Learning occuring by the observation and immitation of others. Can be used to assist group interaction.
Imitation, Enhancement, Emulation, Tutoring.
Whiten- examined Chimpanzees ability to use twigs and grass as tools to obtain food. Differences in chimp population were found between how tools were used and foodstuffs obtained. Suggests population specific behaviours are learned by one induvidual imitating the behaviour of another.
-Examples of tutoring are rare and disputed. E.g orca whales. -Subjective interpretation, inter-rater reliability may not be established, creating difficulties in understanding how behaviours arise.
The ability to identify one's own self-image, suggesting the possesion of a self concept. Self awarness indicates possesion of a self concept necessary for high level cognitive functioning.
Gallup- used the mirror test on chimps, found after prolonged exposure to their reflected images in the mirror they showed evidene of being able to recognise own refelctions.
Marten- adopted mirror test for dolphins, using self view televisions, found dolphins engage in twisting manouvres that bring painted dot into view, implying dolphins have self recognition.
-Mirror test may not be a valid measure of self recognition as autistic children pass the test, despire haveing severely impaired self awareness. -Usually use small samples in uncontrolled environments. Subjects have close contact with humans who may unintentionally influence animals behaviour.
The ability to serve one's own interests by manipulation or cooperation with others which does not upset the social cohesion of the group. Ability to solve problems associated with social living as main constituent for intelligence.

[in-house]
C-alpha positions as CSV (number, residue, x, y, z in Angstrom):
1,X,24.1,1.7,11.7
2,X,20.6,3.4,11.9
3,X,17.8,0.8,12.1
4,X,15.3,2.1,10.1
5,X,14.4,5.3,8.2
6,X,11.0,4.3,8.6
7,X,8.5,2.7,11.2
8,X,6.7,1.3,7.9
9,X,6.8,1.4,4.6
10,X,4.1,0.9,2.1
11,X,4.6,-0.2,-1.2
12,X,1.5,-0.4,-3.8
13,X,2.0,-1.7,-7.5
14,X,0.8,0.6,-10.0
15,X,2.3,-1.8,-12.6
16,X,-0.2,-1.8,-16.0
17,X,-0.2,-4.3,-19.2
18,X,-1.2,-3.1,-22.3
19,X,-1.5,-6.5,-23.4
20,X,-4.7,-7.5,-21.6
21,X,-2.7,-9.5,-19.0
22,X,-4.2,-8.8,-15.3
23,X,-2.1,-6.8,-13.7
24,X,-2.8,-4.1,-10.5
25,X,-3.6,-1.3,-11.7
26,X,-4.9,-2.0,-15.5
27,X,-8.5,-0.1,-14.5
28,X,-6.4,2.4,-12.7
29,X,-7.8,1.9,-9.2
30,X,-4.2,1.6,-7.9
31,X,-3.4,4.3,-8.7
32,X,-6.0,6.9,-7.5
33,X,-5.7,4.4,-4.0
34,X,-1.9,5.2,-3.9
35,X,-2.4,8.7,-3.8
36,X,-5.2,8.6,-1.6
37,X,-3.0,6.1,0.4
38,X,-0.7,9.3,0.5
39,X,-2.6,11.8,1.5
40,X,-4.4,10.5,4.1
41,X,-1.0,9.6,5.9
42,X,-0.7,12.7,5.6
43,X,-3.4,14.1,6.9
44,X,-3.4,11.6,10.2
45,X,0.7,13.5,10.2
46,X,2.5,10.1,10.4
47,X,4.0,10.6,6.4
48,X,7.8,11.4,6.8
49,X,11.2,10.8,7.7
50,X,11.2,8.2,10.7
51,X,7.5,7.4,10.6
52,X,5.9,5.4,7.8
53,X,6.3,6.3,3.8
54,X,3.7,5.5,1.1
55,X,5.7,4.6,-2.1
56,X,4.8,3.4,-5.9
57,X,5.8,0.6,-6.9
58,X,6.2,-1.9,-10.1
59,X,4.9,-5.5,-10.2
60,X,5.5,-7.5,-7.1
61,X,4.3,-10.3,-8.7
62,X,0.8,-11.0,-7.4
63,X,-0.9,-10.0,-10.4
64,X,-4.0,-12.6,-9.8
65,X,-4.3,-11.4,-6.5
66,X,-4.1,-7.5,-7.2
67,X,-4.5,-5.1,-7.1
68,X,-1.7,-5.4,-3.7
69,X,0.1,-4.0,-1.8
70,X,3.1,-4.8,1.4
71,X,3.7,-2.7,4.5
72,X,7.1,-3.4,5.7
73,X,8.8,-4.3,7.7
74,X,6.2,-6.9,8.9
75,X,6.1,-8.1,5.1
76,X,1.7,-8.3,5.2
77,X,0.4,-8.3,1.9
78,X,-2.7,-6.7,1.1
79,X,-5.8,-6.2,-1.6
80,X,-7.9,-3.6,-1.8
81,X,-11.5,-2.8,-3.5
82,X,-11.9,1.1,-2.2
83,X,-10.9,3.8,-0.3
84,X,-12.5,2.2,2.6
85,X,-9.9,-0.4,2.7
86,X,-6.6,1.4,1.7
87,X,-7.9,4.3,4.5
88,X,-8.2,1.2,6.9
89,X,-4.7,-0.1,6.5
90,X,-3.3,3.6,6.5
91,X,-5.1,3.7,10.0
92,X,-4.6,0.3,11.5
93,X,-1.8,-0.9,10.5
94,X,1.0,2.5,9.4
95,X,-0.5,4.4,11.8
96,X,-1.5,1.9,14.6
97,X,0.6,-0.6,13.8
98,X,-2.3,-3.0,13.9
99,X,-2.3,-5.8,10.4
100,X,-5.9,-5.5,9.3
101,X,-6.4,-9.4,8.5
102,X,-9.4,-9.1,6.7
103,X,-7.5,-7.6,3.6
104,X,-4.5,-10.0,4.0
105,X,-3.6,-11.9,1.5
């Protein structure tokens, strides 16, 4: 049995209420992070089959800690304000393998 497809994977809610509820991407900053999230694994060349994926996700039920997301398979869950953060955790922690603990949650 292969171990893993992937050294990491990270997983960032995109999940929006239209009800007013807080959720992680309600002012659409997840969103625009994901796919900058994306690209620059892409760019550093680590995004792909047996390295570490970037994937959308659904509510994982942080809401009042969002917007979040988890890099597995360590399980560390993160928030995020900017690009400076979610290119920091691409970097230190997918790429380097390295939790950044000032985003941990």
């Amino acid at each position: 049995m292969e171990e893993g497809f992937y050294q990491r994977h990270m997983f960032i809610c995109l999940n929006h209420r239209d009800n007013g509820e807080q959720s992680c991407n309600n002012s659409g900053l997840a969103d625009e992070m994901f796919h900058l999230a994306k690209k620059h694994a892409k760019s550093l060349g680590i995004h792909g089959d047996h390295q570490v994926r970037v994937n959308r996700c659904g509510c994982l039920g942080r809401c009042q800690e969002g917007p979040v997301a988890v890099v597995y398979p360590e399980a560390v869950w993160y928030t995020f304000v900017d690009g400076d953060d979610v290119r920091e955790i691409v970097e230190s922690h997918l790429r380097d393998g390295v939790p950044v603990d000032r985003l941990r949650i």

Kummer- found female baboons could successfully threaten rivals by sitting in front of the harem male, so any threat against her is seen as directed at him.
Whiten- showed how young baboons act dishonestly by screaming to get thier mothers to chase away adults from foodstuffs so they may eat them.
-Seems to exist in primates, especially those in large social groups with high social complexity. -Some examples, such as Whiten, might be conditional responses occuring through expericence via reinforcement which are exhibited in similar circumstances.
Learning occuring through associaton of a neutral stimulus with an involuntary unconditioned stimulus. One trial learning is where one pairing of a CS with an UCS is enough to produce a CR.
Seligman- biological prepardness, some associations are learned more readily as an animal is biologically predisposed to do so.
Garcia-paired sweet tasting liquid (attractive to rats) with an injection (made rats ill). Rats learned to associate liqid with being ill and stopped drinking it, because they were biologically predisposed to do so, as a natural adaptive behaviour. Kept drinking when paired with electric shocks, not develeped taste aversion.
-Animals often learn responses in response to thier environment so CC cannot fully explain how animals learn. - Behaviourism cannot explain latent learning, where learning takes place without reinforcment (Tolman- rats learned to navigate a maze without reward.)
Learning occuring via reinforcement of behaviour, thus increasing the chances of behaviour occuring again. Trial and error learning-shape behaviour by reward and punishment process.Easier to learn behaviours similar to innate ones.
Breland and Breland- instinctive drift, pigs given wood tokens to put in piggy bank to earn reinforcment, used them to root around in the ground, more natural behaviour for pigs. Supports idea that it's easier for animals to learn behaviours similar to innate ones.
-Behaviourism-cannot account for innate influences like instinctive drift and bioloical prepardness. -Animals also use social learning, via observation and immitation to learn about environent. -OC can explain new bahiours as learned by their consequences.